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18 males. However, advertisements' endorsement of gender stere otypes is not limited to the United States. Researchers have discovered that stereotypical representations of men and women in advertising are pervasive internationally. Furnham and Paltzer (2010) compared data in a meta analysis of 30 studies on sex rol e stereotypes in television advertising published between 2000 and 2008. Their data spanned 11 countries in North America, Europe, Oceania, Asia, and Africa, and they measured gender themes in the ads' mode of presentation, end comments, credibility, role age, argument, reward type, product type, and background. They found that, across all cultures, there was a higher tendency for men to be placed in positions of authority through the use of voice overs, autonomous role designation (eg. interviewers, nar rators, or professionals), middle aged actors, and factual arguments. Females, on the other hand, were far more likely to be subordinated through the use of portrayal as a product user rather than an authority, dependent/familial role designation, younger actresses, and emphasis on a social/self enhancement reward. Additionally, women were more likely to be used in advertisements for body, home, and food products while men were more likely to be used in advertisements for car, sport, and alcohol products. Female actresses were more often seen in residential or home settings with children, while male actors were given more variability by being portrayed in leisure, occupational, and outdoor locations. Nam, Lee, and Hwang (2011) conducted a similar study measuring gendered portrayals in Korean fashion magazines targeting female adolescents. They discovered that females in these magazines were portrayed as smaller, utilized more feminine touch, caressed other people or objects more often, were ritually su bordinated more often, were

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19 more likely to be shown with childlike, cute, or pouting expressions, tilted their heads and bodies more often, bashfully bent their knees more often, exhibited more licensed withdrawal, were more likely to pose with an open mou th, withdrew their gaze more, were more likely to be withdrawn from the scene, were portrayed as less independent and self assured, were less likely to have a straight and confident gaze, and occupied less space in their postures than men. In short, women were portrayed as more submissive and withdrawn than men were. The male models in the advertisements were afforded more variability in their presentation and were less stereotypically portrayed than the female models. Although the aforementioned studie s are vastly different in their locations, mediums, target consumer audiences, and products, the body of research taken as a whole demonstrates that gender stereotypes are pervasive in advertising imagery. Females are especially limited in their represent ation, mostly being confined to domestic spaces and activities (Furnham & Paltzer, 2010; Kahlenberg & Hein, 2010) and subordinated to males in a number of ways (Furnham & Paltzer, 2010; Ganahl, et al., 2003; Mager & Helgeson, 2011; Nam, et al., 2011). Add itionally, women in advertisements are often sexualized to cater to the male gaze (Mager & Helgeson, 2011; Stankiewicz & Rosselli, 2008). Sexuality in Advertising One of the most fundamental ways that gender roles are portrayed in advertisements is throug h the sexualization of models. As previously discussed, Mager and Helgeson (2011) found that female models in ads were often displayed in sexually suggestive poses and were represented through the use of segmented body parts. In a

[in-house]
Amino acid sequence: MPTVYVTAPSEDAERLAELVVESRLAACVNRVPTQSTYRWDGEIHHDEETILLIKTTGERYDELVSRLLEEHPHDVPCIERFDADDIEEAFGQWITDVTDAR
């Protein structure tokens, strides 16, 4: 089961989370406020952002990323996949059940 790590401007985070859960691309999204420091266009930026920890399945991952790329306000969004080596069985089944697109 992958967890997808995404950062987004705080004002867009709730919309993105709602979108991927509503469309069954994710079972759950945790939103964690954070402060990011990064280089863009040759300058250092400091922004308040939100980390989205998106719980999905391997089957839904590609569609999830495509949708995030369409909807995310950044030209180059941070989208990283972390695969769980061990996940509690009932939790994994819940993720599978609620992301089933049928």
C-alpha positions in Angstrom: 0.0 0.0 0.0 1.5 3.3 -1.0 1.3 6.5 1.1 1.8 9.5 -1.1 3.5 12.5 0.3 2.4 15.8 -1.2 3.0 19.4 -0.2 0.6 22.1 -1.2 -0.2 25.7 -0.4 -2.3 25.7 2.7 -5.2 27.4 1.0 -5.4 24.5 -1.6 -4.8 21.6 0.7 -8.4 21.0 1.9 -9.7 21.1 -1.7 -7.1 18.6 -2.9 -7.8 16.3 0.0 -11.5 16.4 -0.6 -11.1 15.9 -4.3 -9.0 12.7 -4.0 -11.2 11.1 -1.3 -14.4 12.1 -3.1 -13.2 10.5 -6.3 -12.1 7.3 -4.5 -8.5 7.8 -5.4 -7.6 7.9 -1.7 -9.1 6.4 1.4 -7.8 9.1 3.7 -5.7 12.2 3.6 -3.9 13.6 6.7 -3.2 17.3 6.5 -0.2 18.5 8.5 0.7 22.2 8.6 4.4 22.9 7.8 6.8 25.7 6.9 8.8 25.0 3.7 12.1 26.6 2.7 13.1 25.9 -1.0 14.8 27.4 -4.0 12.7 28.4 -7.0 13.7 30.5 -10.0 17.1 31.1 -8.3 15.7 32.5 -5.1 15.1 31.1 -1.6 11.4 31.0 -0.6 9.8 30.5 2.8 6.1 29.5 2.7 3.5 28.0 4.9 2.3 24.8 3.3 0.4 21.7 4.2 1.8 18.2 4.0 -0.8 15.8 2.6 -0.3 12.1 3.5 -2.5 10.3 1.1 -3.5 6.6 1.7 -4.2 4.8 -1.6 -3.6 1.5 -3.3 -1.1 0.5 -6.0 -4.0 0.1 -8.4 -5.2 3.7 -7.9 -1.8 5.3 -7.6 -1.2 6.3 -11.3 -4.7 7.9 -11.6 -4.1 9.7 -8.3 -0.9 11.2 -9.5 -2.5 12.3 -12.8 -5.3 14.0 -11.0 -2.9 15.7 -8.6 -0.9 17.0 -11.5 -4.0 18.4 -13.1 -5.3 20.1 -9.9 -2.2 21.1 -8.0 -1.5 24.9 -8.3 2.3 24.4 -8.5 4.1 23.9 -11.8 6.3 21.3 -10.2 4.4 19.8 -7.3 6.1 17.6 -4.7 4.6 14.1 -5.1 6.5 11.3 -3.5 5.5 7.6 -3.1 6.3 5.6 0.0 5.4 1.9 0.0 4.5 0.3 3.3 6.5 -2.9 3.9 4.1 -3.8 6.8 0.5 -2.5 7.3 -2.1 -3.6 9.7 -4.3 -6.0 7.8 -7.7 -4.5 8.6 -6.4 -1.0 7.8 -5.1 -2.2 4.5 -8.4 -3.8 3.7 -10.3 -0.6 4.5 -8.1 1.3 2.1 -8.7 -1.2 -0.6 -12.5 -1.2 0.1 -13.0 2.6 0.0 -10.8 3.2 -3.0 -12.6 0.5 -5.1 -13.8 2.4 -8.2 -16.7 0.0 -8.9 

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20 study by Stankiewicz an d Rosselli (2008), the presentation of women in print advertisements was examined to determine the extent to which women were portrayed as sexual objects, victims, and aggressors and whether this varied by magazine type. The researchers found that half of all advertisements featuring women sexualized them, and this number increased to 63% in women's fashion magazines and 76% in men's magazines. Three quarters of advertisements that victimized female models sexualized them as well. This result coincides w ith Nam et al.'s (2011) finding that females in ads were often portrayed in childlike and vulnerable poses. Stankiewicz et al. asserted that this conflation of sexuality and victimization may create an association between the two that normalizes violence against women in the minds of consumers. Very few female models were portrayed as aggressors, but three quarters of these models were also sexualized. The researchers explained that the sexualization of women in advertising sends the message that women's bodies are constantly on display to be judged and a woman's value lies primarily in her appearance. Additionally, it implies that women have no sexual desire of their own, only the desire projected upon them by men. Consequently, the images in adverti sements adhere strongly to gendered stereotypes about how men and women act and look. American feminist writer, Vivian Gornick notes that: Advertisements depict for us not necessarily how we actually behave as men and women, but how we think men and wome n behave. This depiction serves the social purpose of convincing us that this is how men and women are or want to be, or should be, not only in relation to themselves but in relation to each other (Goffman, 1979, p. vii).